TCC-2500 lifts roof panels for large distribution facility

July 3, 2024

Smith Erectors of Markle, Indiana, is utilizing the reach and versatility of two Link-Belt telescopic cranes — the TCC-2500 and the ATC-3275 — for construction of a new 700,000-square-foot manufacturing and distribution facility. The facility is for Diamond Pet Foods and represents a $259 million investment in a state-of-the-art facility in Rushville, Indiana. Construction is set for completion by the end of 2024.

“We have the TCC-2500 and ATC-3275 on-site to set all the internal steel structure for this building. Then we are lifting insulated metal panels for the walls and insulated metal panels for the roof primarily with the TCC-2500,” said Jason Moore, crane operator at Smith Erectors.

Added Reach

Smith Erectors is utilizing the long reach of the TCC-2500 for placement of roof panels of the 600-by-1200-foot (182-by-365-meter) distribution center. To accomplish roof panel placement of the entire 700,000-square-foot project, Smith Erectors has fitted the TCC-2500 with one or both lattice fly extensions (depending on the radius requirement) when erecting the fly to give the TCC-2500 the greatest reach possible. By inserting one or both 25-foot (7.6-meter) lattice fly extensions, the TCC-2500 is able to place panels up to a 260-foot (79.2-meter) radius by traveling up and down the 600-foot (182-meter) length of the building.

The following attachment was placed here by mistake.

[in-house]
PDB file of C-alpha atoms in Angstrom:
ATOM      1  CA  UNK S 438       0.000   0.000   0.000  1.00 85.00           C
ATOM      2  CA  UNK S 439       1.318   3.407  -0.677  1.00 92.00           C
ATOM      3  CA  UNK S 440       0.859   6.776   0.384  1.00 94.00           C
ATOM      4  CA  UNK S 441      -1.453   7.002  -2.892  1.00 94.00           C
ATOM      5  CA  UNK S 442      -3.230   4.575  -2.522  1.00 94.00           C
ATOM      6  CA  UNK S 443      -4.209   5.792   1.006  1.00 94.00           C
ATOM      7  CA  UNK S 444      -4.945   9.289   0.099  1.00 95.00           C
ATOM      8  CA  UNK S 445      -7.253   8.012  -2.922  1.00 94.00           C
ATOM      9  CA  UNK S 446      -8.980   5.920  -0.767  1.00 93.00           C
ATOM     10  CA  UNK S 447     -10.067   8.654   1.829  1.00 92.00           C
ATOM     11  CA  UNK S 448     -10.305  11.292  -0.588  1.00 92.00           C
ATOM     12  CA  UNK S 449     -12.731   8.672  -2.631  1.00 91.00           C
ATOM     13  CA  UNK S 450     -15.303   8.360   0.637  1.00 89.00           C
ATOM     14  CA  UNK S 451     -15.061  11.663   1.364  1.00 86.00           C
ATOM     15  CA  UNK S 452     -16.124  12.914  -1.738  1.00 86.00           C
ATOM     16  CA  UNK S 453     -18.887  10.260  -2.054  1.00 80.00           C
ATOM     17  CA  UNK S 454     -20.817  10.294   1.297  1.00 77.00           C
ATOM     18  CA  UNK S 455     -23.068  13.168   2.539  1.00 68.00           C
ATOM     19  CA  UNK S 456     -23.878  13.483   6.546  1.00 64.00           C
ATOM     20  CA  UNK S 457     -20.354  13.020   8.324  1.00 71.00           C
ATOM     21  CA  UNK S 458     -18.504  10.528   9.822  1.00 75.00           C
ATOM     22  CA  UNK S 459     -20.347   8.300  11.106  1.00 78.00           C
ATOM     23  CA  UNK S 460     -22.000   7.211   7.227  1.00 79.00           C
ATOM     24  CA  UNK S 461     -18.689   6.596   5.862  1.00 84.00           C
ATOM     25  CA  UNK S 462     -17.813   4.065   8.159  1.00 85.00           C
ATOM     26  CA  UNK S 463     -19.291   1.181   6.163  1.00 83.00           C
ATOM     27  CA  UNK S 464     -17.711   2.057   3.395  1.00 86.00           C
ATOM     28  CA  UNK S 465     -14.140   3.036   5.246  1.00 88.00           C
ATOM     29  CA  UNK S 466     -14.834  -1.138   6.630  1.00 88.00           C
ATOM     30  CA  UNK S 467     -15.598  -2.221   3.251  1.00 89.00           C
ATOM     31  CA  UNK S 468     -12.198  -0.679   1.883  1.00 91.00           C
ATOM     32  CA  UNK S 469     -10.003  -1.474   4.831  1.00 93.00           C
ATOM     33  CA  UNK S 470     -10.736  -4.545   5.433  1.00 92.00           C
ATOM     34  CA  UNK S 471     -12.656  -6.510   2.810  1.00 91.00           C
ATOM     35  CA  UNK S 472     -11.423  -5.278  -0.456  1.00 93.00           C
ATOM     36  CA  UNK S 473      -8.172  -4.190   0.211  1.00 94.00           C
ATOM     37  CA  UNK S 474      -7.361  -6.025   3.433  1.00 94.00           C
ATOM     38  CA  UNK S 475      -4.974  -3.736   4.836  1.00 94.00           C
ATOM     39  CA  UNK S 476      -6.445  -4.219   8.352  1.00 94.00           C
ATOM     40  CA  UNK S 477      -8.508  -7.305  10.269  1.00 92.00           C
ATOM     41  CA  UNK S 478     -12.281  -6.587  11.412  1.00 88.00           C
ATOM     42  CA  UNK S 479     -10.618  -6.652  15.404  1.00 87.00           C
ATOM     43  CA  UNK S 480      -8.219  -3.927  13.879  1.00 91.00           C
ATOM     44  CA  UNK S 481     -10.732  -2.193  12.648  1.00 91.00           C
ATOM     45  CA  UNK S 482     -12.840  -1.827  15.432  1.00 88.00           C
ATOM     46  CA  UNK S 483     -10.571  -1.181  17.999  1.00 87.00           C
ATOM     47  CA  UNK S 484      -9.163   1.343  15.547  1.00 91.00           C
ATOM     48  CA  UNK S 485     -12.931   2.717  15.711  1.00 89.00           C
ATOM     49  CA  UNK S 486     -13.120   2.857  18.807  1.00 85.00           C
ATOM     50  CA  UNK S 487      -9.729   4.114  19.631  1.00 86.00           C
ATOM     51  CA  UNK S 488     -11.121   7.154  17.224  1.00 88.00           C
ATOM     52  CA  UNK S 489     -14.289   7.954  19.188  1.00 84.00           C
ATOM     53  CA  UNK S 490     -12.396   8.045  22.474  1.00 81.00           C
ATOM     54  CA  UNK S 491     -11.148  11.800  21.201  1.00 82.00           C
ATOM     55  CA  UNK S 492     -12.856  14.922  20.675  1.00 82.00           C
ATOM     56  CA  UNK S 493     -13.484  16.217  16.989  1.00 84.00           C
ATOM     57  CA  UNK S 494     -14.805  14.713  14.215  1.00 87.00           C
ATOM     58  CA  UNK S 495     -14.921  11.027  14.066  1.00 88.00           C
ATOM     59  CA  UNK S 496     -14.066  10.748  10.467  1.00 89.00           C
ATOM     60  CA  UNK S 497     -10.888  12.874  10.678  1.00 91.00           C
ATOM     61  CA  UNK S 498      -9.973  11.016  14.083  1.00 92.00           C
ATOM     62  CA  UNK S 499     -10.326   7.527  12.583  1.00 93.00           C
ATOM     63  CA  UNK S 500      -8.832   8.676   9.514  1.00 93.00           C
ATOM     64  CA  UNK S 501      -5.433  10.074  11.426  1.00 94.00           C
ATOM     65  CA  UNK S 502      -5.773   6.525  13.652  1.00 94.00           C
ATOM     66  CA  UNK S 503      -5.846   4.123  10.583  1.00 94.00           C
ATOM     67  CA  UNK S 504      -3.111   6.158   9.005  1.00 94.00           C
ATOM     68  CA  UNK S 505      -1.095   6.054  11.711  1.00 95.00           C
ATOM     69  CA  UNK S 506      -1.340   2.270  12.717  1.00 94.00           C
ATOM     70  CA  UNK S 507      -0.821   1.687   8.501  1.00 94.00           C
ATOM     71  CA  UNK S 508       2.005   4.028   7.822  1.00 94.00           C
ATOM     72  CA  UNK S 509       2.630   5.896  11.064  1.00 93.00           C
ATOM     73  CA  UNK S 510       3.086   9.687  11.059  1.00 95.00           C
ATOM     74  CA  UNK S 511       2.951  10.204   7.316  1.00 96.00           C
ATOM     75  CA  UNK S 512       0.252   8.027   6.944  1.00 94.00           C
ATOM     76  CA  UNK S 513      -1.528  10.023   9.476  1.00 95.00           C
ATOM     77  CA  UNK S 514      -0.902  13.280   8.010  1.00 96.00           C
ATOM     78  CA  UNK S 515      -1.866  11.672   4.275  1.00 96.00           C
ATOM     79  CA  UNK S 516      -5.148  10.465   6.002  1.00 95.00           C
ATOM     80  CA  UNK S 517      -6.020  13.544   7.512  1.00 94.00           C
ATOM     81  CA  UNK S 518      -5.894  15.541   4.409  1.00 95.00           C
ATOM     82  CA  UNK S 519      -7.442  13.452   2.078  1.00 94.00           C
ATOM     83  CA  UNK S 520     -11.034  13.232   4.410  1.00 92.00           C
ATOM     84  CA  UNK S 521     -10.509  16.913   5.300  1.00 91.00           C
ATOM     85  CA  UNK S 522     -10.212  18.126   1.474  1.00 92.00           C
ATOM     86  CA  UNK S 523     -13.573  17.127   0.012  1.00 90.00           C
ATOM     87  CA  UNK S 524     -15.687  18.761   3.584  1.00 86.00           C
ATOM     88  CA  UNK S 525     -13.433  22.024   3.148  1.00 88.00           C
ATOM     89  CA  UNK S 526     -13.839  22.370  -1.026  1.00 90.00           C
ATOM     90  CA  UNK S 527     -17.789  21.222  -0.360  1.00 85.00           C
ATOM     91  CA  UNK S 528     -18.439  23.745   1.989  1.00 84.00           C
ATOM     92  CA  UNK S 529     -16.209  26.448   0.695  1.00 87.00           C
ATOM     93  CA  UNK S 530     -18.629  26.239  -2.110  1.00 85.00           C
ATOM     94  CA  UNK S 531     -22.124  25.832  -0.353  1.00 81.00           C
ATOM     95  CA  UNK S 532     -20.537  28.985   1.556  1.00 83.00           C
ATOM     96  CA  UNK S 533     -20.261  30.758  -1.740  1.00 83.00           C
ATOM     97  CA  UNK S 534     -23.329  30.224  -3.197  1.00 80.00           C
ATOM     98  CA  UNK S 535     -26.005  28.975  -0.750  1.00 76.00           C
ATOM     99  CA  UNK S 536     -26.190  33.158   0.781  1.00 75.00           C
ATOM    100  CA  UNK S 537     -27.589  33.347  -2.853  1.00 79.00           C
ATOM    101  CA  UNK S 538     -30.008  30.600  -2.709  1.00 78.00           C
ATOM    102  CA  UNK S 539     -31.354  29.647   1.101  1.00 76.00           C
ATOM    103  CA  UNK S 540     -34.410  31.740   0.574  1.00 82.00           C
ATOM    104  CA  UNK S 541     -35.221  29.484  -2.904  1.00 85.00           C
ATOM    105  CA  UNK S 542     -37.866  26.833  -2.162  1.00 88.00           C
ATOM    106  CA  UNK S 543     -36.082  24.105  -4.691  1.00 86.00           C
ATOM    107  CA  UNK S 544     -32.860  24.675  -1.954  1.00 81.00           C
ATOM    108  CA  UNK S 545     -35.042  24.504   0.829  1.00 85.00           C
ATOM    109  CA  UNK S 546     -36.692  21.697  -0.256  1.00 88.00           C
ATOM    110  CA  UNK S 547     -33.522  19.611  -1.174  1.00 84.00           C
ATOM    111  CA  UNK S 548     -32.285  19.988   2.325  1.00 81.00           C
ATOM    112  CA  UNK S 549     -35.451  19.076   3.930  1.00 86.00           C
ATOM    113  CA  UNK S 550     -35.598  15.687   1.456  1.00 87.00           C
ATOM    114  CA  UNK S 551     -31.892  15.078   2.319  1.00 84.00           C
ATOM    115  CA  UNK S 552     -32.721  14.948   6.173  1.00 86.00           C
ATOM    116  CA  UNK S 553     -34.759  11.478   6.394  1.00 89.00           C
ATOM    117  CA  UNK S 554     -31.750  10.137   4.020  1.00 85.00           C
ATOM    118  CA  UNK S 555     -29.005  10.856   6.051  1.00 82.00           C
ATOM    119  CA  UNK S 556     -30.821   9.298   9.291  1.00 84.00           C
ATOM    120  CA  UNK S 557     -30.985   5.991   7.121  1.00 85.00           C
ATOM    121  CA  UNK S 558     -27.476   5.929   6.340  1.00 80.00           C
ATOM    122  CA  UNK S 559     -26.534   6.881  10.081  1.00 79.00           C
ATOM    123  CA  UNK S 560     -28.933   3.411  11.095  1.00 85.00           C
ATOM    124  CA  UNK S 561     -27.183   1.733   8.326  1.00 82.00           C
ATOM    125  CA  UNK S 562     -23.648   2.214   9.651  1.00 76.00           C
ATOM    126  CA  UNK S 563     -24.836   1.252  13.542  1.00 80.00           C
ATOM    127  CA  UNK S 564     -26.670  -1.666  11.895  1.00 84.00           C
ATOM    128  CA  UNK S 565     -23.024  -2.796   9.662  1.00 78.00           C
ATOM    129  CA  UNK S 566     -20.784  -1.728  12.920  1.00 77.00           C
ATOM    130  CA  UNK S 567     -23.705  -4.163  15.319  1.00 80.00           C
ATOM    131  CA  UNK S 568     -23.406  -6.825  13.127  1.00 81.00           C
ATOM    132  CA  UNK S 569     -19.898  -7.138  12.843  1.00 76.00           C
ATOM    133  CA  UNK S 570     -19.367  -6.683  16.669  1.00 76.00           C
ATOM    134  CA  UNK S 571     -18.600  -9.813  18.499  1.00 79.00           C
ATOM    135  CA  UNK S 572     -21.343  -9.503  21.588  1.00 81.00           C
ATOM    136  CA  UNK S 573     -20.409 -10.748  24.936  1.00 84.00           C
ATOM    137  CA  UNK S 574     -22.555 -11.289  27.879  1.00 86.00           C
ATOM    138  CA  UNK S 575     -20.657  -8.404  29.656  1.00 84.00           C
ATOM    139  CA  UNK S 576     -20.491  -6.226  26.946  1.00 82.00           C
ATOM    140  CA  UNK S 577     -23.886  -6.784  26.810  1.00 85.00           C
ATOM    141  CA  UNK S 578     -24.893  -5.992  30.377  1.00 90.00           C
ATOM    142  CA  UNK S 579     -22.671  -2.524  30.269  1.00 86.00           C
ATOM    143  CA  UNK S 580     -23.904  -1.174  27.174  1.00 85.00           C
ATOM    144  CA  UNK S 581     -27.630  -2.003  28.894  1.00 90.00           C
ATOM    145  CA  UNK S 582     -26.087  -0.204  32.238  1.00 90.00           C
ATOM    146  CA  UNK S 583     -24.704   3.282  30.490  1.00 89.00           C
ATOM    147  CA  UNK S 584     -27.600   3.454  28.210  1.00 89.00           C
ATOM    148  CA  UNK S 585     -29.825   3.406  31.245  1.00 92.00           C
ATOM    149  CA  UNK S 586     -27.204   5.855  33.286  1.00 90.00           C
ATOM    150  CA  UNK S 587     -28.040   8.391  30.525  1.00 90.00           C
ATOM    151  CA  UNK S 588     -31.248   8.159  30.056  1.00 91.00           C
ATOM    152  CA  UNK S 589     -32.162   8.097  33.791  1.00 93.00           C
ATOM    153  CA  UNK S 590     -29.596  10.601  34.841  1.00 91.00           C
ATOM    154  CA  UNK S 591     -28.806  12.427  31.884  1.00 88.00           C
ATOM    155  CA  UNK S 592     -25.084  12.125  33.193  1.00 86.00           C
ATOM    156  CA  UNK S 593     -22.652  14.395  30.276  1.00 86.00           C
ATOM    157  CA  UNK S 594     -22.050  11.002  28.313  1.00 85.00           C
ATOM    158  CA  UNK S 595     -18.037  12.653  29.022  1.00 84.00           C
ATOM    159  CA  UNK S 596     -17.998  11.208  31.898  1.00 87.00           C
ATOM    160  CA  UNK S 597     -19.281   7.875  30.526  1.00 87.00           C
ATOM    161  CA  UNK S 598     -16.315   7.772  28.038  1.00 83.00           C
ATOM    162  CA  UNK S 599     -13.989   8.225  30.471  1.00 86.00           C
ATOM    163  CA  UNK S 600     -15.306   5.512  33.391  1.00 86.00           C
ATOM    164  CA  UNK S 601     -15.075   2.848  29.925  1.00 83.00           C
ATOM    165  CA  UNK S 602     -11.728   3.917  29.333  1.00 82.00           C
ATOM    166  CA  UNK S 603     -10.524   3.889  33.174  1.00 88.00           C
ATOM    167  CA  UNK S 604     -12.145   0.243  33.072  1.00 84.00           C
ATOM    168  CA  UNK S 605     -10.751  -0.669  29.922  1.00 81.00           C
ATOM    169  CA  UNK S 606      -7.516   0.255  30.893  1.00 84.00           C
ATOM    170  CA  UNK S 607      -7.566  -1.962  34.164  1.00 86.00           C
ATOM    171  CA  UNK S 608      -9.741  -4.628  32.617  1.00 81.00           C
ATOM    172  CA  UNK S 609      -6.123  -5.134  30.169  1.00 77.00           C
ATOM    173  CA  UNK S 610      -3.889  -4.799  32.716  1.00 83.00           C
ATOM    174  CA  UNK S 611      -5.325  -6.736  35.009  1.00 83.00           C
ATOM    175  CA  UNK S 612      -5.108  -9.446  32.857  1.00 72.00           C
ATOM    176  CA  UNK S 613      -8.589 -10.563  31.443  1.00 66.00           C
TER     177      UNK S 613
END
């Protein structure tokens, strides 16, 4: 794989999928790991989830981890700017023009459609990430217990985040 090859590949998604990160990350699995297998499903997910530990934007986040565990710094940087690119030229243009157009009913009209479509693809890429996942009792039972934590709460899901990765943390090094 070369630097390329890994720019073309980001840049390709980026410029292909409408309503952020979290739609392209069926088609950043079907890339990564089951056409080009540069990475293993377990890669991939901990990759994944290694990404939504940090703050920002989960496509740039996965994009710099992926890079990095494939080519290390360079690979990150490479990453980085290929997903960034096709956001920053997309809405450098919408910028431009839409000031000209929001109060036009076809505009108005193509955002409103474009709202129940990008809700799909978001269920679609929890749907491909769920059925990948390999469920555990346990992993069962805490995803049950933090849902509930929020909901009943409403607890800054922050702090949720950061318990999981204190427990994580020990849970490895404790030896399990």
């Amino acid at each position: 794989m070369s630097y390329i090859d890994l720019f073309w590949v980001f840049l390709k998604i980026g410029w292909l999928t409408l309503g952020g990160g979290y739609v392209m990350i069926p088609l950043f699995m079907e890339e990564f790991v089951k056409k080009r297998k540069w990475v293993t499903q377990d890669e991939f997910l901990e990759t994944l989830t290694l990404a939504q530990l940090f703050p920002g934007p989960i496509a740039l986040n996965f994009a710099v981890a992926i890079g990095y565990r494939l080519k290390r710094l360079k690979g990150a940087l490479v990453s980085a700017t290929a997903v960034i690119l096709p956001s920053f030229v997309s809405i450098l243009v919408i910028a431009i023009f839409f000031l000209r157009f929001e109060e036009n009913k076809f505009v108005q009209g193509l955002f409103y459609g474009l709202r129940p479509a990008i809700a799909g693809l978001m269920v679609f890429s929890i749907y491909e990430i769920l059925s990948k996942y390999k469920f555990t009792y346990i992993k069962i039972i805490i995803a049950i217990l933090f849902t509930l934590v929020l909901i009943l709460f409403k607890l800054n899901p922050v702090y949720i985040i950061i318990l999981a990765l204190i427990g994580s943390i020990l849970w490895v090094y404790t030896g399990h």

“This TCC-2500 really is a beast. When you add in all of the lattice extensions with the fly, it can work at a really great radius,” Moore said.

Smith Erectors has broken the roof schedule into three sections, giving the TCC-2500 three locations to work from: both 600-foot (182-meter) lengths of the building and the middle of the building.

“We left a hole in the middle of the building for the TCC-2500 to travel inside on the finished concrete and place panels roughly 160 feet (48.7 meters) in either direction. We’re obviously obstructed with our boom angle, but that lets us do the whole building with the TCC-2500,” Moore said.

The ATC-3275 placed most of the initial steel structure of the facility. Each bay, roughly 60 feet wide, is lifted into place and weighs approximately 60,000 pounds.

“These are both just handy cranes for this kind of work. The computers both set up easily — You can set your limits easily — especially when working with roof obstructions,” Moore said.